Faction Films (Hard Drive, In Search of Da Cat) of London will have wrapped Hoax by June ’98. Backed by a us$57,000 investment from bbc2, the us$225,000 one-hour film looks at ‘mockumentaries’: fakes being snapped up by media outlets desperate for sensationalism – even if it’s staged. As Born commented from his prison cell: ‘If the Holocaust happened now, Stern TV would have us in the gas chamber to get the pictures.’ Flanked by the bbc’s Nick Frasier, Faction pitched the film as a possible anchor for a thematic evening of fakes, an idea which appealed to Denmark’s tv2, drtv and sbs.

Fire on the mountain

London’s Oxford Television Company (Alan Clarke’s History of the Tory Party, The Vampire’s Life) is working on a 3 x 50 minute series delving into the doings of the Pacific Rim’s tectonic plate. Half a billion people live along the Rim, and will be on the front line if a sudden shift – a tectonic hiccup – suddenly remaps the face of the earth. Ring of Fire is a us$1.2 million series following scientists as they try to understand why a tremor in Tokyo can cause a landslide in San Diego.

The three shows will focus on volcanoes, earthquakes and tidal waves. With bbc2 already involved for us$295,000, the series should be ready to air by February, 1999. Although she was somewhat dismissive of disaster films, labelling them ‘trendy,’ Canal+’s Anna Glogowski admitted she may have been interested had itel not already snagged the rights for almost us$300,000.


Love, Love Me Do

What is love? What suddenly makes a complete stranger the center of our lives? What do years spent together do to love? Epidem (Gracious Curves, Benneton’s World) of Helsinki attempts to answer those and other questions in Everyday Love (working title), a 52-minute feature. With the basic thesis that love belongs to everyone, the film examines the lives of several ordinary couples. Ready for delivery spring of 1999, the film is being produced with us$58,000 help from Finnish broadcaster yle tv. The budget is approximately us$270,000.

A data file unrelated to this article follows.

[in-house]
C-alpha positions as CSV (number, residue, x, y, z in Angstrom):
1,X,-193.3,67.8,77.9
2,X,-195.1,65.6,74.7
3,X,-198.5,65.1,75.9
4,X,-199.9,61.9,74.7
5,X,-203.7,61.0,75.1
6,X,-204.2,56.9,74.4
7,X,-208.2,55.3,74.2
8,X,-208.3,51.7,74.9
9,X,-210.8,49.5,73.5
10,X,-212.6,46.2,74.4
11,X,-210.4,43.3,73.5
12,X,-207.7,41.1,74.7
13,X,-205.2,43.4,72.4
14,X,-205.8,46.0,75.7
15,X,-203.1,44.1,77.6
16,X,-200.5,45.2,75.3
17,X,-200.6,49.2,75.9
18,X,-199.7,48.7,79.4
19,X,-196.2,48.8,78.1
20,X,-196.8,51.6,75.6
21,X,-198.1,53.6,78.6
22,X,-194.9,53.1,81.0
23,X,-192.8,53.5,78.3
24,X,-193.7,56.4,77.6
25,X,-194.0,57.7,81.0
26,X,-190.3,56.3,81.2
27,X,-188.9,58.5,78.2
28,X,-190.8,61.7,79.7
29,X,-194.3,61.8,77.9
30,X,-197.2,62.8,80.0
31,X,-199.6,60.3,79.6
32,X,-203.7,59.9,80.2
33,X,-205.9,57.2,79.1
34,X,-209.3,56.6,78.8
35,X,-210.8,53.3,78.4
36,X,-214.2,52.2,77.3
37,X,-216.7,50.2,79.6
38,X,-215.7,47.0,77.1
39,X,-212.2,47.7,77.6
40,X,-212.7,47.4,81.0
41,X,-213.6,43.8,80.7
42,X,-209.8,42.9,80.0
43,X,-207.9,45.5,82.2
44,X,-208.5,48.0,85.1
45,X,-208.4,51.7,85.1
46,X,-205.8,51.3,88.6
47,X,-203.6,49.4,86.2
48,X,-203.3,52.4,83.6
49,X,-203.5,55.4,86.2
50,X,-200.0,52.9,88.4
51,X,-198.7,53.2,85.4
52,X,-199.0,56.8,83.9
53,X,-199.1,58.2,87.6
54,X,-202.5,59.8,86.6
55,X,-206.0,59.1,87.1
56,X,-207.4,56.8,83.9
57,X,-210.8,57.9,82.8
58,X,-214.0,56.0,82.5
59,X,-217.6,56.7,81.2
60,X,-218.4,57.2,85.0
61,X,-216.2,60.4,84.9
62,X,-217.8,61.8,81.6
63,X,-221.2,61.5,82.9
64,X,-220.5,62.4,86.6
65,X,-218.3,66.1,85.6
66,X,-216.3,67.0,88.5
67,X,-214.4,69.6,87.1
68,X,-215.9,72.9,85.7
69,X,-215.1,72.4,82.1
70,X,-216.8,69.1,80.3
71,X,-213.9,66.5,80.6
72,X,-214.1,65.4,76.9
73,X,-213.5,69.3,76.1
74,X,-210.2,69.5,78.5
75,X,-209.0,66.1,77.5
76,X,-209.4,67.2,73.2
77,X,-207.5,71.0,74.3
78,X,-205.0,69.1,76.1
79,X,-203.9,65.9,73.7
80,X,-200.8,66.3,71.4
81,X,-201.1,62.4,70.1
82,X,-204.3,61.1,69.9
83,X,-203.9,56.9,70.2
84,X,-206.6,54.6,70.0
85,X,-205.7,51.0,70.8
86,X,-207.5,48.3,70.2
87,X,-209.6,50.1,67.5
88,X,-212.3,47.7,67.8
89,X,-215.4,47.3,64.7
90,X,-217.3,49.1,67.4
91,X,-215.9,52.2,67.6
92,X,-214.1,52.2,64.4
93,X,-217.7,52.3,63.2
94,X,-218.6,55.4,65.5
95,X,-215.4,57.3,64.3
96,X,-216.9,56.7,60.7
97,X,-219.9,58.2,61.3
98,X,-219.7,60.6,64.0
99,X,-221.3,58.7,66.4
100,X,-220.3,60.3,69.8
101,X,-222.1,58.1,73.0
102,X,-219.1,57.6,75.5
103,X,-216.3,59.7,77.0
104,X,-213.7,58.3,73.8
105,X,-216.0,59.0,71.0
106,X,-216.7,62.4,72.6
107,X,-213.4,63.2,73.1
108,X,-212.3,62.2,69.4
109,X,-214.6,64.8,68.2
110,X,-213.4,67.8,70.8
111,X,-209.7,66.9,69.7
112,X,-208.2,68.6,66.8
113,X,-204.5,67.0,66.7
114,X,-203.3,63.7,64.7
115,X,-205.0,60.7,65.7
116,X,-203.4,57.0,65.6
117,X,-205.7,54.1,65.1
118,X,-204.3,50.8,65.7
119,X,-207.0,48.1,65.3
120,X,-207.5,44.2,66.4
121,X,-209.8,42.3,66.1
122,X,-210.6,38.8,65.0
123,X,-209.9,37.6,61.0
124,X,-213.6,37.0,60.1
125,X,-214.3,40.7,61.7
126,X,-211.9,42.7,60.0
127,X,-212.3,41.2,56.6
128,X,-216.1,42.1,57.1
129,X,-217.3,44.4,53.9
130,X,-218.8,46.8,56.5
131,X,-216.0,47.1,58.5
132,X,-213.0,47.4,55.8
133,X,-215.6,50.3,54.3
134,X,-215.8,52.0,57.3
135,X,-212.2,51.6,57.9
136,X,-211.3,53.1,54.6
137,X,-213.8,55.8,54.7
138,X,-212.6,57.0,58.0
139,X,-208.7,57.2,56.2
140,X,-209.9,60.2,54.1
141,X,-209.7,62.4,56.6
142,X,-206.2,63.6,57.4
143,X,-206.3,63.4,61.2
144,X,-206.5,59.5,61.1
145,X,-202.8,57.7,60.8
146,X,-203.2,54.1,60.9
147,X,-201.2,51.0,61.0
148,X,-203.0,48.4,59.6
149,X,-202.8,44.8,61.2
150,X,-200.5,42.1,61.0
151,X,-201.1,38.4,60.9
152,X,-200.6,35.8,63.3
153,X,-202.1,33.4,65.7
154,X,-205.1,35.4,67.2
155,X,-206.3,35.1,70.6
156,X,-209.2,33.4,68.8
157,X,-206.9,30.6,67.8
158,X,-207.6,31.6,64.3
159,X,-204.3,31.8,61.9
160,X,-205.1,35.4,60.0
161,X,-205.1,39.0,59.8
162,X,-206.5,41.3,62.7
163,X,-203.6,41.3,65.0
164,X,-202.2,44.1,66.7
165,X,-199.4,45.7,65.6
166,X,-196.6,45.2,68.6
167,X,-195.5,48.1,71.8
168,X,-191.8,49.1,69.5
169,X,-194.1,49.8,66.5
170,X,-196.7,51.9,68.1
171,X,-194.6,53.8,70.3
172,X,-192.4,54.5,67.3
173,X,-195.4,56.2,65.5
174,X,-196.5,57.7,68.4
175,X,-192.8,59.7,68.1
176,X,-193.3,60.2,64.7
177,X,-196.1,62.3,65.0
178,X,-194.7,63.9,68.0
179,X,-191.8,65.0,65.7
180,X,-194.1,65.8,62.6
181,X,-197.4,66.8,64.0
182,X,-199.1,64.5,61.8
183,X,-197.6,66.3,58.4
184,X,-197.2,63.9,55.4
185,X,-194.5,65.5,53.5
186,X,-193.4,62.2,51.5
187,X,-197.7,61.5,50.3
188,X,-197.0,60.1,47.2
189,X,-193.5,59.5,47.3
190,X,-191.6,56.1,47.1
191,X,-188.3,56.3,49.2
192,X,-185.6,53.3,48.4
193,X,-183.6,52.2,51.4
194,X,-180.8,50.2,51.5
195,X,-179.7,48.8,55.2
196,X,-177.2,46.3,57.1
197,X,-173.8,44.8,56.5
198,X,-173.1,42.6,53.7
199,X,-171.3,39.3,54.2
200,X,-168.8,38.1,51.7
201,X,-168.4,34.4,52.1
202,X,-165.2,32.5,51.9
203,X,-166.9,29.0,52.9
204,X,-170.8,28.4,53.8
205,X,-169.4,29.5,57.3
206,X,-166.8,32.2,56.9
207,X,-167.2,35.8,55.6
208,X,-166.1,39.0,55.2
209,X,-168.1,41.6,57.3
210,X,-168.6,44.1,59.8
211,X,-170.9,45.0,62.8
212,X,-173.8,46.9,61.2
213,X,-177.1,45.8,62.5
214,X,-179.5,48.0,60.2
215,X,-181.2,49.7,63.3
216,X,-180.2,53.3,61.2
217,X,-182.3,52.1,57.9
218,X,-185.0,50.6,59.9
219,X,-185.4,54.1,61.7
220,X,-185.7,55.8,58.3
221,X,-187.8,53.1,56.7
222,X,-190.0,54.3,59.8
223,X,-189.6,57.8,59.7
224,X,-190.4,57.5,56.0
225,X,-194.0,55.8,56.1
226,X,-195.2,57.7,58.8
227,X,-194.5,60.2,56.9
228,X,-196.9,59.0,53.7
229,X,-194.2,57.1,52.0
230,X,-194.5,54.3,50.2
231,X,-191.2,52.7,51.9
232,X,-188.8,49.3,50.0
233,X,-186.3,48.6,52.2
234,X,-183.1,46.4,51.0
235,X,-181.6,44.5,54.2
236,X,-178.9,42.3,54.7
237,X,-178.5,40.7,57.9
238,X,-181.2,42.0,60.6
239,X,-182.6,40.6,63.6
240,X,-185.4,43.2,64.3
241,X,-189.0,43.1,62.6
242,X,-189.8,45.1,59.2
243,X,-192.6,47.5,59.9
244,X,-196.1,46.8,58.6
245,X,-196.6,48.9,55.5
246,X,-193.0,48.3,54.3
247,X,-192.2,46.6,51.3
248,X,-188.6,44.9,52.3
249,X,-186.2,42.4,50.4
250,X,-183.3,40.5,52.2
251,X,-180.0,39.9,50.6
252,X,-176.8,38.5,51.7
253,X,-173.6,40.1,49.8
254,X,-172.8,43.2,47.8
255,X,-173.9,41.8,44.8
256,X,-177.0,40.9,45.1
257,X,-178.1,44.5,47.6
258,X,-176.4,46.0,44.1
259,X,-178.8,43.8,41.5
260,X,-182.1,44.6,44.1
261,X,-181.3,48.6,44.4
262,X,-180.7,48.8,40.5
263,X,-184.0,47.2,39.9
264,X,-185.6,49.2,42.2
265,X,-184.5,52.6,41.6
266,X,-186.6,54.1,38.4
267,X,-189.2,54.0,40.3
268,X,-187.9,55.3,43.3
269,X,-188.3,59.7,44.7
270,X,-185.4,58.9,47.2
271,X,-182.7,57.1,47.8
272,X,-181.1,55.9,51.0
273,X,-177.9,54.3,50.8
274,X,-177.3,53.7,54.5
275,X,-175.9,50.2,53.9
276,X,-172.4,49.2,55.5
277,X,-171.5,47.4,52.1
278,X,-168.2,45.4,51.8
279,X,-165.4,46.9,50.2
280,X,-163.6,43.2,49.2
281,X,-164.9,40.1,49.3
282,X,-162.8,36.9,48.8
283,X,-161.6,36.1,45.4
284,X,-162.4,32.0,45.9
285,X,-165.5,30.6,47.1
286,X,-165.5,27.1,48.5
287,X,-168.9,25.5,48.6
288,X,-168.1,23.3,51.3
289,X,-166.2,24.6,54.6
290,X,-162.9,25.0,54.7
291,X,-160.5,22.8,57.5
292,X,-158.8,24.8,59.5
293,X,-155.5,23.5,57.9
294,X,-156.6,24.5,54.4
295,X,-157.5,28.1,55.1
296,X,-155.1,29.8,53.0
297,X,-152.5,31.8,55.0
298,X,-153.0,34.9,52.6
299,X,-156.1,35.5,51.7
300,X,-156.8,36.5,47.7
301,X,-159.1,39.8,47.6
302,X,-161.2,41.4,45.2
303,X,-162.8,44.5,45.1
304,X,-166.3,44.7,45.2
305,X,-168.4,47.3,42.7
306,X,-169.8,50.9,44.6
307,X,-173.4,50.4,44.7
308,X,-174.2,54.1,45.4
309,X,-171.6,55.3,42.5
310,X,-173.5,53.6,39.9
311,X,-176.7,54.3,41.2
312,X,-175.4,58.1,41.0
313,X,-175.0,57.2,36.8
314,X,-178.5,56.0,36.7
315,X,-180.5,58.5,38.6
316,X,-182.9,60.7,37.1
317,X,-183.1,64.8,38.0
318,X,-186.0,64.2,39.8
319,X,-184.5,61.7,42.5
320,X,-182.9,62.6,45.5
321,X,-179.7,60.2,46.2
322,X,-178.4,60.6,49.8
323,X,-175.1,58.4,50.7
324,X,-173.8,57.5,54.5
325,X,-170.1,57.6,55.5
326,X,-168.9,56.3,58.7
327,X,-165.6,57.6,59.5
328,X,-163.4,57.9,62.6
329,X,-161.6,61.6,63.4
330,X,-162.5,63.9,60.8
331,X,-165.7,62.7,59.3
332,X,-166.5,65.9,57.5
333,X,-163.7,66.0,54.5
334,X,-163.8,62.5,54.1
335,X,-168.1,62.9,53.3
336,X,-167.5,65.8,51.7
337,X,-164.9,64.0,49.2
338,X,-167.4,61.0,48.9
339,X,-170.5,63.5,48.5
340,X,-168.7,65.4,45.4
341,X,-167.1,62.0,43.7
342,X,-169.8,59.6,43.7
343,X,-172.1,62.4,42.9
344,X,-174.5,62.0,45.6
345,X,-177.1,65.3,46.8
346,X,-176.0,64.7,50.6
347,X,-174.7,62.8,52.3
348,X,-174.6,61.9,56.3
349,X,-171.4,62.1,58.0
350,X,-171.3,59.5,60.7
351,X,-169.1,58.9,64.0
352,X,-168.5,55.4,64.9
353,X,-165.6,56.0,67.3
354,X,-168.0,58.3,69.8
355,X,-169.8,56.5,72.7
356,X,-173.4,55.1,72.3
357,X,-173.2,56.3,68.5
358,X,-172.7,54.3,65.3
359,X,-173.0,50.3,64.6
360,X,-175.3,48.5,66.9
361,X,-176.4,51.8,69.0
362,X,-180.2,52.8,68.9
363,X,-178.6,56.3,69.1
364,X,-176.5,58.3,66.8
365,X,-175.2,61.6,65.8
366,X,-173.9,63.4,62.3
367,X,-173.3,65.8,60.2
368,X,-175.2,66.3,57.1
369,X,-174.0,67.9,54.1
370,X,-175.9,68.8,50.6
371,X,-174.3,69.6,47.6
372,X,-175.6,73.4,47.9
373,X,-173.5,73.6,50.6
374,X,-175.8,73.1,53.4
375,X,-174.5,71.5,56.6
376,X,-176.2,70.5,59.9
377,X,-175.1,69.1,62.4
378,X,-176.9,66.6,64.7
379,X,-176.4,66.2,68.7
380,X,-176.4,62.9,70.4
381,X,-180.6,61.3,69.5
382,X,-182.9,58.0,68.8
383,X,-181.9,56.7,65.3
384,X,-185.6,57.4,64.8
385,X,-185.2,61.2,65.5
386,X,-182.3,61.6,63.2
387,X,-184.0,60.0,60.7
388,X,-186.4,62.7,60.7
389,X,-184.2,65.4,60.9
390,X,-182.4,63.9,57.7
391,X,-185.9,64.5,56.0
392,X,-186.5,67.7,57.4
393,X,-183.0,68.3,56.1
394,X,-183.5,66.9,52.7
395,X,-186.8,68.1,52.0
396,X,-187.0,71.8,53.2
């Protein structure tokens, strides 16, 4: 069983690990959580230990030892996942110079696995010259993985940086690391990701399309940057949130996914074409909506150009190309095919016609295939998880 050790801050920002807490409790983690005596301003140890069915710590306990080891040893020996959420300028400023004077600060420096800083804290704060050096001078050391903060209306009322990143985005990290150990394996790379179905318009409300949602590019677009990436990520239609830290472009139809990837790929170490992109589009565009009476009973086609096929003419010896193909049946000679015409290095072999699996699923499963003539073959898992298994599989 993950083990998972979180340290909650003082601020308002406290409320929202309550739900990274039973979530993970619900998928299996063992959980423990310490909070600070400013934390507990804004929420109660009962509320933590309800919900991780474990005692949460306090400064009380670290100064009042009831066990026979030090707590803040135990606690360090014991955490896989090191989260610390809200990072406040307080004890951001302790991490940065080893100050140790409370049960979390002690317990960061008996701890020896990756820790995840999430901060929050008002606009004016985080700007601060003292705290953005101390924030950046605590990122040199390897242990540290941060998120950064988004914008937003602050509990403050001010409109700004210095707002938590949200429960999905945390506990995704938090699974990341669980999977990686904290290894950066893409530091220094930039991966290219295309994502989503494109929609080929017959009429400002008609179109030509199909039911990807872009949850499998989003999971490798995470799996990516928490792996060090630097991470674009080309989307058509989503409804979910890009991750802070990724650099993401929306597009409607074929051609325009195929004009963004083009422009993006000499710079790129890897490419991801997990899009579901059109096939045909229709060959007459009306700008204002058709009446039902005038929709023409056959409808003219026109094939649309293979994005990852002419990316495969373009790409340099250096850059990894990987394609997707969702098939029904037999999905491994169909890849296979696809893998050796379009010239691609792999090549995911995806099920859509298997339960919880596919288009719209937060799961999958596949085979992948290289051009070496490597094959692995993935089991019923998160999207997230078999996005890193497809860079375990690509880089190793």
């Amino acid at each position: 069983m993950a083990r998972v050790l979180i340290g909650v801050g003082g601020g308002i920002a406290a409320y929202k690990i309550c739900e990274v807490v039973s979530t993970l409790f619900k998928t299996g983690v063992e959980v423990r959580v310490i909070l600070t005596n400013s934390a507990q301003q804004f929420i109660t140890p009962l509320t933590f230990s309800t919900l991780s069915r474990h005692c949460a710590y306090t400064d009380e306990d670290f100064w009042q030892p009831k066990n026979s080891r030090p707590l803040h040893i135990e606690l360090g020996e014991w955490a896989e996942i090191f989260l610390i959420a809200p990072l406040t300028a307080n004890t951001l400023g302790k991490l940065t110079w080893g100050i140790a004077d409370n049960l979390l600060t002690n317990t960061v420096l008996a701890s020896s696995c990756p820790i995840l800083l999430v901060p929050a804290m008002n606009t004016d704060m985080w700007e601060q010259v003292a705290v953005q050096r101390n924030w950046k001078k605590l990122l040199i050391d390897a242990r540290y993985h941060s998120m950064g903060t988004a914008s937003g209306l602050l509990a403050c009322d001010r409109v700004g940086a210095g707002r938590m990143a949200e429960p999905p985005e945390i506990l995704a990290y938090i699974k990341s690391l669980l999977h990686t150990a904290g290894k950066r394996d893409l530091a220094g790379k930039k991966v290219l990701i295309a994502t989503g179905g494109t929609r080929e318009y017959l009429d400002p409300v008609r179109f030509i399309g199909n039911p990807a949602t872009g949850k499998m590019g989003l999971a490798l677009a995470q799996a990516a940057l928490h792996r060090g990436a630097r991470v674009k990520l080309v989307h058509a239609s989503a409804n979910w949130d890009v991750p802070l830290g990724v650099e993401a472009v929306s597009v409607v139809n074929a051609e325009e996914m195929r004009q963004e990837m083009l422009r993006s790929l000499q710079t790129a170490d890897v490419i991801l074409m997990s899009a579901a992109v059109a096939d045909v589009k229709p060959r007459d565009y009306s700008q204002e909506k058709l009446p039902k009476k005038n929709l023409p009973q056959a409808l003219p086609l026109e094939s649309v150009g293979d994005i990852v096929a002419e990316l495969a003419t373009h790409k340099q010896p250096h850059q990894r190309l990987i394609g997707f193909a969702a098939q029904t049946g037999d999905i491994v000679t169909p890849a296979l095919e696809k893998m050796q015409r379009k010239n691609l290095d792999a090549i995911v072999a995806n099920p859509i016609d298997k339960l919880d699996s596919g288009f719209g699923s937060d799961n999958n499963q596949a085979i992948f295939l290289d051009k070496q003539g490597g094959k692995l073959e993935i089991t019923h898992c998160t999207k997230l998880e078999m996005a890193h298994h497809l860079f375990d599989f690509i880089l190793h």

Blinded me with science

Dedicated to those who have, at one time or another, accidentally set fire to a chemistry lab, Paris-based dune (The Children of Ivan Kuzmich, Cutting Loose) looks at the importance of mistakes in the scientific process, and the necessity of coming up with answers other than those dictated by common sense in Eureka! I still got it all wrong.

Topics include: ‘Between Atom and Energy’, ‘Measuring the Earth’, ‘Genes and Heredity’ and ‘The Brain and Intelligence’. The 4 x 52 minutes has a budget of almost us$2 million and is expected to be completed for the end of the millennium. The only broadcaster on board is France 2 to the tune of us$350,000.

It’s all fun and games

until someone takes a picture…

All it takes to make a quick million is a couple of compromising photos of your local elected official, or a short but revealing video featuring your favorite celebrity. The British tabloids and their 12 million daily readers are eager for scoops, and will pay seven figures for the best of them. Enter Max Clifford, press agent and middle man, who digs up (some say manufactures) scandals for the shock-hungry press. He finds the victims and their tragic stories (with accompanying footage, preferably) and splits the profits 50/50.